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How to Install and Use Web Fonts


Hello again Design Cutters!

Jo here with little bonus for you this week! You’ve already had a couple of tutorials for some inspiration on how to use the resources in the current 30 Best Selling Creative Fonts (With Web Fonts and Extended Licensing) deal, which we hope you’re enjoying.

One of the great features of this bundle is the inclusion of desktop fonts and webfonts allowing you to utilise them not just to make your print/graphic designs stand out, but your web designs too.

After several community members asked about exactly how to use the web fonts available in this bundle, we decided to put together a helpful guide, for all you guys who are new to working with web fonts. There’s no need to be intimidated or put off from using web fonts, and as this guide will show you, they’re quite easy to use once you understand the basics.

Ok, lets get started!

There is a full text version of this tutorial below, but I’ve also put together a short video walking you through each step of the process. You’ll be using your new web fonts in no time :).

Step 1: Select your webfonts

Here we have our basic webpage:

webfonts tutorial

As you can see, it could do with a little webfont love to liven it up.

The first step is to decide which fonts you want to use (there’s a list of resources on how to match fonts in ‘Step 9’ in my previous tutorial). In this example we’re going to use ‘Atlas Slab’ and ‘Polly’ as our fonts:

webfonts tutorial

webfonts tutorial

Once you’ve decided on the font, navigate to the webfonts folder within it, and you should see something like this:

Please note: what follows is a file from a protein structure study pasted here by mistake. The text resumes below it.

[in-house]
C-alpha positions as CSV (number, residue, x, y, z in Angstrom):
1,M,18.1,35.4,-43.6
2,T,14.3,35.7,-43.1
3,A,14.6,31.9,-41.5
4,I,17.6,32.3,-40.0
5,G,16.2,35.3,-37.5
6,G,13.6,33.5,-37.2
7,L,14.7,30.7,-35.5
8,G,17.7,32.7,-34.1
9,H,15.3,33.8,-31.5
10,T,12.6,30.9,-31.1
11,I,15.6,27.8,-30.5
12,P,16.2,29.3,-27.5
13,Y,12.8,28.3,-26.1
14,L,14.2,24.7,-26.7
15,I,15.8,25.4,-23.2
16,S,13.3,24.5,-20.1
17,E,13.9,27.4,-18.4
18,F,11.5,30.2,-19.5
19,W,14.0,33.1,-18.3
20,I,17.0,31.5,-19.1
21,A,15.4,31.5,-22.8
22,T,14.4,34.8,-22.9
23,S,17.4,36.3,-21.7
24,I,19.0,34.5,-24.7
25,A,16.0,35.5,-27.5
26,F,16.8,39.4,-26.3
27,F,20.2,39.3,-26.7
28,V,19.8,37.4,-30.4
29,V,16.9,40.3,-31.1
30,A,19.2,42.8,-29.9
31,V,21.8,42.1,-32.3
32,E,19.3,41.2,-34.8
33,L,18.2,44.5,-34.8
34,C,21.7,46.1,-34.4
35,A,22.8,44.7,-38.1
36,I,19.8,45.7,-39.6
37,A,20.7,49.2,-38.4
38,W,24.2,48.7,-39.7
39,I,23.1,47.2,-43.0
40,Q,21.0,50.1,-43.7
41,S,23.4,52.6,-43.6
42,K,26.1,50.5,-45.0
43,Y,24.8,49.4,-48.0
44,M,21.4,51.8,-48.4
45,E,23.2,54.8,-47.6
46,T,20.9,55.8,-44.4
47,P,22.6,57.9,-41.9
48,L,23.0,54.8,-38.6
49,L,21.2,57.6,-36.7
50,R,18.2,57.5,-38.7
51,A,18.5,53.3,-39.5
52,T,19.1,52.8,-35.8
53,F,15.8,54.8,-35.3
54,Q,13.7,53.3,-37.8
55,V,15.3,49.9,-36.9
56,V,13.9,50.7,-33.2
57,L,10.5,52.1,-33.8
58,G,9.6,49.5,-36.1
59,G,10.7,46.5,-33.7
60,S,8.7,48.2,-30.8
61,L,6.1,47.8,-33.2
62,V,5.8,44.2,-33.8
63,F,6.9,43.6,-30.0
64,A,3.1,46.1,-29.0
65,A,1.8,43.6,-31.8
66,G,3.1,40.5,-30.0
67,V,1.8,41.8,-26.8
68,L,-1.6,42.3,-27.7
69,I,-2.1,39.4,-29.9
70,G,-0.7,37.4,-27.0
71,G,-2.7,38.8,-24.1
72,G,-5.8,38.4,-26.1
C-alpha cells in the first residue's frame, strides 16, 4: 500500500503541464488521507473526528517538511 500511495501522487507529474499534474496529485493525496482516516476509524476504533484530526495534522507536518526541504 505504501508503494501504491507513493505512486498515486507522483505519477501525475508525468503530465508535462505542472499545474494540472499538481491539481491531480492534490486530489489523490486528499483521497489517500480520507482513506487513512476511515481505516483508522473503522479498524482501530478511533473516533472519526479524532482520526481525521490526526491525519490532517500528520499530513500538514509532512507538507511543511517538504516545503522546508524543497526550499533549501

webfonts tutorial

You’ll notice there are a variety of different formats that webfonts come in:

WOFF
Stands for: Web Open Font Format

WOFF fonts were created specifically for web use, and often load faster than other formats because they use a compressed version of the structure used by OpenType (OTF) and TrueType (TTF) fonts. This format is generally preferred because it can also include metadata and license info within the font file itself.

SVG / SVGZ
Stands for: Scalable Vector Graphics (Font)

An SVG is a vector re-creation of the font, which makes it a smaller file size, and is also great for mobile use. This format is the only one allowed by version 4.1 and below of Safari for iPhone. Currently SVG fonts are not supported by Firefox, IE or IE Mobile. SVGZ is a zipped version of SVG.

EOT
Stands for: Embedded Open Type

This format was created by Microsoft and is the only format that IE8 and below will recognize when using @font-face (we’ll cover this in Step 3) within a stylesheet.

OTF / TTF
Stands for: OpenType Font and TrueType Font

Although being phased out in preference for WOFF, OpenType has the capability to include swashes, ligatures and alternate characters, which is a bonus for many designers.

Although you may be able to get away with just using the .woff file, if you want to be as requirements of different web browsers, as each have limitations as to what file types they can support.

Once you’ve decided on and found the webfonts you want to use, we’re ready to move on to the next step…

Step 2: Uploading your webfonts

The next thing we need to do is to get the webfont files on to your website’s server either via FTP or File Manager if you use cPanel (I’ll be using cPanel in this tutorial). Let’s take a look what’s already there:

webfonts tutorial

Ignoring the cgi-bin folder, we’ve got our html file and css file. We need to upload our webfont files within the same directory as our css (this helps reduce the chance of problems and errors occurring):

webfonts tutorial

Once you have your files in uploaded in the right place, we need to edit our css stylesheet to assign our webfonts to the text…

Step 3: Modifying your css file with @font-face

With your files in the right place, the first thing you need to do is update your css file to let browsers know where they can find the webfonts. We do this by using the @font-face declaration.